In brief

Finland: Social Democrats win, Swedish party well placed to join new majority

Eurosceptic, anti-immigration party becomes largest in right-wing bloc

Antti Riine (centre) celebra la victòria de l'SDP.
Antti Riine (centre) celebra la victòria de l'SDP. Author: SDP
The Social Democratic Party (SDP) won the Finnish legislative election with 40 seats out of a total 200 in Parliament. Social Democrat leader Antti Rinne is ready to start coalition talks with other parties, as at least three different parties will be needed to form a new majority. Swedish-speaking and Aland parties may have options to join the new majority, as the Swedish People’s Party (SFP) and its allied Aland Coalition captured 10 seats —the same number they had so far.

The Finns’ Party (eurosceptic, anti-immigration right-wing) emerged second, with 39 seats, in a stronger position after having overcome a sever crisis suffered in 2017 that led to a split. It is now the largest party in the right-wing bloc, ahead of the right-of-centre Party of the National Coalition (KOK), which secured 38 seats.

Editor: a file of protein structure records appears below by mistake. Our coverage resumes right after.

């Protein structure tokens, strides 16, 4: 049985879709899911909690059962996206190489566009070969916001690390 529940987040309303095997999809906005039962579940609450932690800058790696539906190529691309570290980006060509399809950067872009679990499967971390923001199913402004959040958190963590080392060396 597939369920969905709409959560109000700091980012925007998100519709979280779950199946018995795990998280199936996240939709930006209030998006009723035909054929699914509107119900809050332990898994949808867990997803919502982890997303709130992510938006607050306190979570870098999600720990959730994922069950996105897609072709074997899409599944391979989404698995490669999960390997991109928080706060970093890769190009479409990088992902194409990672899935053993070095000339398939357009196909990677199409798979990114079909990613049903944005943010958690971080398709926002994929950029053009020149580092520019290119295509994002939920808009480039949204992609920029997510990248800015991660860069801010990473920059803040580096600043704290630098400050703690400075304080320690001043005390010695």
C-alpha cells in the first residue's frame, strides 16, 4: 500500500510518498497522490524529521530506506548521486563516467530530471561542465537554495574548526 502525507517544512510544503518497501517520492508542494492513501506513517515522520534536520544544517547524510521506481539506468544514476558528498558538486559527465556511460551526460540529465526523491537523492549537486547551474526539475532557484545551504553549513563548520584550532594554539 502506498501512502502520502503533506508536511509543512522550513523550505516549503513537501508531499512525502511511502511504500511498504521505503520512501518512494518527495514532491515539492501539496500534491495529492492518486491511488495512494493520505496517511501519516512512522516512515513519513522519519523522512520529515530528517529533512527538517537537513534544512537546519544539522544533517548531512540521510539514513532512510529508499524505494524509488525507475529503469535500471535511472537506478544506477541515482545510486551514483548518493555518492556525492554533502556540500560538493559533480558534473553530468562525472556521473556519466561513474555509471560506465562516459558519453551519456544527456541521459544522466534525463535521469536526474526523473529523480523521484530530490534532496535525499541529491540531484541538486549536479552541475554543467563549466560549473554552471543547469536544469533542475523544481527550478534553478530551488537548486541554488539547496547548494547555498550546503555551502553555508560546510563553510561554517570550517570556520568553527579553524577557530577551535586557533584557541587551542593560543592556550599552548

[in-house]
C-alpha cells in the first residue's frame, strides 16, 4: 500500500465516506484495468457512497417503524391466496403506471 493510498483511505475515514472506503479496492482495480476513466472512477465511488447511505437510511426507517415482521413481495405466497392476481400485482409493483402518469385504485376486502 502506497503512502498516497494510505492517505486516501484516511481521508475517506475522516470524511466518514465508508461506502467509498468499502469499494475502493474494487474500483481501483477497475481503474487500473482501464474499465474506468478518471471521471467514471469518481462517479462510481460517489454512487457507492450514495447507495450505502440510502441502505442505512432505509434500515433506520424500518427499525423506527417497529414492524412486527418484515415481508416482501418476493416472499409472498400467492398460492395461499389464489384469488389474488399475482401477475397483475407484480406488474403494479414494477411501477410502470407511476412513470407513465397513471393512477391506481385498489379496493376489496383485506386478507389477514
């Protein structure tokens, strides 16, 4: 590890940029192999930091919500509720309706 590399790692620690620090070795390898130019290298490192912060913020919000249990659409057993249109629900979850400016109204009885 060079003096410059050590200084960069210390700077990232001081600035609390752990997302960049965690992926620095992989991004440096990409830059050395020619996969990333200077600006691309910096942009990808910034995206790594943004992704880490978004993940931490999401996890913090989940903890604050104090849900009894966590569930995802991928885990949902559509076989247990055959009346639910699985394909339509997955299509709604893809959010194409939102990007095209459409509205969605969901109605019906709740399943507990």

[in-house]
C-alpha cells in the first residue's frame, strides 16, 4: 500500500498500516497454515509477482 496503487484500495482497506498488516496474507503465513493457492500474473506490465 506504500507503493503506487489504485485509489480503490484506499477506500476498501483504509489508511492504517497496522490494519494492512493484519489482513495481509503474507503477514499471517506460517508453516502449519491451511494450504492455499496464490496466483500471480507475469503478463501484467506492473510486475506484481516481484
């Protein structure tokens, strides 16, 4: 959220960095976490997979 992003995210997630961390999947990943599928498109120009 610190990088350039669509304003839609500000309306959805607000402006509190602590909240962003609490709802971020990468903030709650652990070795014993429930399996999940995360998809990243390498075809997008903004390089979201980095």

Incumbent Prime Minister Juha Sipilä’s Centre Party suffered a major setback, losing 18 of 49 it had so far.

Centre-left Greens (VIHR) won 20 seats (up from 15 in 2015) while socialist Left Alliance captured 16 (up from 12).

Government formation

Tough talks for government formation are expected, according to Finnish outlets.

One possibility is for the Social Democrats to form a big, centrist coalition with KOK and the Greens. The SFP and the Centre Party could join the group, although Sipilä’s party’s poor electoral performance suggests it could choose to join the ranks of opposition instead.

But Social Democratic chairman and former union leader Antti Rinne said that he could seek to form a more left-leaning coalition with the Greens and the Left Alliance. However, the bloc has a mere 76 seats, so it would be necessary to get support from another party. The Centre Party could be the most natural ally for that.

So far, the Finnish government was made up by a coalition of the Centre Party, KOK and a Finns’ Party splinter group that was left with no seats in Sunday’s election.

A Sámi MP, Heikki Autto, was elected in the ranks of KOK. Autto supports a controversial project to build a railroad between Norway and Finland that will cross Sámi territory, which is opposed by Finland’s Sámi Parliament and the Saami Council.